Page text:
Black Diva Biographies
Before I picked up my copy of Nina Simone’s autobiography from the public library (money is tight), I read chunks of David Nathan’s The Soulful Divas. I’ve always enjoyed music biographies. There’s just something about the inner workings of a creative mind. I guess there’s also another part of me that likes to learn about people’s lives before the fame and glitz.
Unfortunately, instead of allowing me to fade into the background to watch 17 songstress’s lives unravel, I had to read about some other random bulljang. Nathan provides those details you would only pretend to care about when the conversation is lagging at a dinner party. For example, I don’t necessarily care about Aretha Franklin’s “melt-in-the-mouth, better-than-ever, to-the-bone, righteously soulful peach cobbler!” or the fact that Nathan set up a fan club for Nina Simone in the U.K. I don’t know David Nathan, but I understand he’s a music journalist. Good. So. . .he has a personal connection to all of the females mentioned in his book. Ok. . . But what I want is a solid biographical sketch that allows me to really dig deep into an individual’s life. Nathan’s book of brief bios didn’t accomplish that for me.
So, after reading a little bit about each of Nathan’s female soul artists, I decided to see who had written biographies of their own. It’s a shame to find out that women like Dionne Warwick, Millie Jackson, and Roberta Flack have yet to write a full-length autobiography or memoir. After all, who can tell about your personal life better than you? A ghost writer? Maybe? Here’s a quick listing of “divas” (featured in Nathan’s book) who have attempted this daring feat:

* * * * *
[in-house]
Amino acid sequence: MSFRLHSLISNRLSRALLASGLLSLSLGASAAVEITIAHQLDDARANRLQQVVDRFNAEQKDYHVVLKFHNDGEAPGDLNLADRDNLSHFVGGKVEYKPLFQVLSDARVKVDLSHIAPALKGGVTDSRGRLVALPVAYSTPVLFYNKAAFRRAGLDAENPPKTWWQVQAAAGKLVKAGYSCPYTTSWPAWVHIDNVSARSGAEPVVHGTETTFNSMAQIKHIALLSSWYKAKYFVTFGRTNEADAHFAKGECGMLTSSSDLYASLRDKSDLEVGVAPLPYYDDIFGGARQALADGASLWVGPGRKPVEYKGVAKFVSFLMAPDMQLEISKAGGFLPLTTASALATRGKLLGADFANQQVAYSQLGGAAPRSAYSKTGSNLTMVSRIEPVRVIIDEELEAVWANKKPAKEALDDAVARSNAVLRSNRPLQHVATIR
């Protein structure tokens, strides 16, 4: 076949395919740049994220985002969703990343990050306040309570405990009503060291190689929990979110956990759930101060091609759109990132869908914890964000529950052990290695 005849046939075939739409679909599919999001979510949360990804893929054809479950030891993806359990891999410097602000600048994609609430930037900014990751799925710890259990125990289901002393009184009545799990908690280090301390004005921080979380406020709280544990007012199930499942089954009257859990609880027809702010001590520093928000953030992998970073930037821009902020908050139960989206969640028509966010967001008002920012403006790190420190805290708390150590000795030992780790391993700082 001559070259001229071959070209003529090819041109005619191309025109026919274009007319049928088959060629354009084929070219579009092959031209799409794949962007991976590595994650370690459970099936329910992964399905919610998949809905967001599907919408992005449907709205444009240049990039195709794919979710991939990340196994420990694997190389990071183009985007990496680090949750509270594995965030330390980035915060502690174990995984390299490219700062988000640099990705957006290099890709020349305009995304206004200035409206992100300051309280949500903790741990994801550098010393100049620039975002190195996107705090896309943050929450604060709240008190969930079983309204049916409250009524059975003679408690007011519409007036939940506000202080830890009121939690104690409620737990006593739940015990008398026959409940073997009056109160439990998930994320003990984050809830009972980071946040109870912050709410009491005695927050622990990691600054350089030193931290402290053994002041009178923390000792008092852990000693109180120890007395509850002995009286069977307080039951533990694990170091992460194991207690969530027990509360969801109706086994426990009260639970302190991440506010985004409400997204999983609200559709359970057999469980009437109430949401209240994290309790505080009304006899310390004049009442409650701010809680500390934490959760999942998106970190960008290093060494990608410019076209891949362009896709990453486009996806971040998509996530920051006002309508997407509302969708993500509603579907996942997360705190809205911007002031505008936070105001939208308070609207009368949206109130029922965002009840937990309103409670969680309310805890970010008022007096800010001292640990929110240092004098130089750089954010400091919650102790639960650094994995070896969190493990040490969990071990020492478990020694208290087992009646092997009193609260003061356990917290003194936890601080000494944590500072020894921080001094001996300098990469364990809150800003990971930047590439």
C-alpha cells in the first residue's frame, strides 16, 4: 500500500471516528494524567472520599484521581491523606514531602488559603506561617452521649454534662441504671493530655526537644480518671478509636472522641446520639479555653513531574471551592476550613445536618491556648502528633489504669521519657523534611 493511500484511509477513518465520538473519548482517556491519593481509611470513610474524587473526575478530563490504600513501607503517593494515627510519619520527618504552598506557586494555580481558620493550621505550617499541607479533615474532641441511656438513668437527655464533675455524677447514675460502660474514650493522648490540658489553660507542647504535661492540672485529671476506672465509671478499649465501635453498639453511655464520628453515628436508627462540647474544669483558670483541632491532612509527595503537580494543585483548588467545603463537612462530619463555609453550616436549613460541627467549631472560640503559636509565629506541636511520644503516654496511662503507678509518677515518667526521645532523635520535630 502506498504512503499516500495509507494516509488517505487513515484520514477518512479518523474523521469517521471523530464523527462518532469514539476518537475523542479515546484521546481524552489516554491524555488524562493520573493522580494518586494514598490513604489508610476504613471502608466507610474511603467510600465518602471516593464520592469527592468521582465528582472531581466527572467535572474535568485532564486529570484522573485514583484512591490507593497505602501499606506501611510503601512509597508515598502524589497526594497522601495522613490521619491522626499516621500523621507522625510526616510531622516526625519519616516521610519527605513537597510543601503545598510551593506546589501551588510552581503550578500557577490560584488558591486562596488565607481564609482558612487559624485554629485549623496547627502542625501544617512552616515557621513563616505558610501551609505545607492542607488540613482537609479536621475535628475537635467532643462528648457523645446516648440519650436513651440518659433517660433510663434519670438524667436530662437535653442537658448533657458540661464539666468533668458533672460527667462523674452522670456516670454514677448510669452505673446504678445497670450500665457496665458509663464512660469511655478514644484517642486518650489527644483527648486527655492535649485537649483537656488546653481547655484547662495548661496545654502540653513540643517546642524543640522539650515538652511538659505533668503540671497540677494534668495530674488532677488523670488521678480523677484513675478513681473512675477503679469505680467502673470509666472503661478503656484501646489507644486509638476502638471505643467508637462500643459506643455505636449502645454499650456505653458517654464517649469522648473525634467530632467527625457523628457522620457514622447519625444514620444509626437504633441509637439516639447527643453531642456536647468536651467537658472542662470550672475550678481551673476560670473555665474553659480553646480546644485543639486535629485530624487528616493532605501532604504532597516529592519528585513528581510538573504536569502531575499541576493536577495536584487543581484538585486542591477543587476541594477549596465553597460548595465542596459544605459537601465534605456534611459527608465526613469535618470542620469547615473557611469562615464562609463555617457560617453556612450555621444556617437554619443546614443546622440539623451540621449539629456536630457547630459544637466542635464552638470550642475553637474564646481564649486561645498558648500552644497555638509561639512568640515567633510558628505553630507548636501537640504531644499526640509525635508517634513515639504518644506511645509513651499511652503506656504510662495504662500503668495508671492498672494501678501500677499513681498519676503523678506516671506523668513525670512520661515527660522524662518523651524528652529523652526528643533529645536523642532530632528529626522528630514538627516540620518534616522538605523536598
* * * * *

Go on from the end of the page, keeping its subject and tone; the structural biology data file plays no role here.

If any one performer defines the word “superstar,” it’s Diana Ross – a pop-music legend and cultural icon who has been at the top of her profession for three fabulous decades. Secrets of a Sparrow, her inspirational and intimate memoir, which takes its title from a favorite spiritual her mother sang to her, focuses on just that: the pain and pleasure of getting to number one and staying there, along with the lessons learned and the lessons taught. Diana Ross’s onstage electricity and allure are here transposed to the page. With earthiness and humor, the lady looks back – and she isn’t singing the blues. On the contrary, she’s writing in a clear, confident voice about the life she’s worked so hard to build – the early struggle followed by supreme success, the two marriages and five children, the Oscar nomination and countless music honors, the brilliant business acumen. Secrets of a Sparrow gives us the three-dimensional self-portrait of a glamorous woman who prizes her role as wife and mother every bit as much as her spectacular career, to whom love is right up there with fame.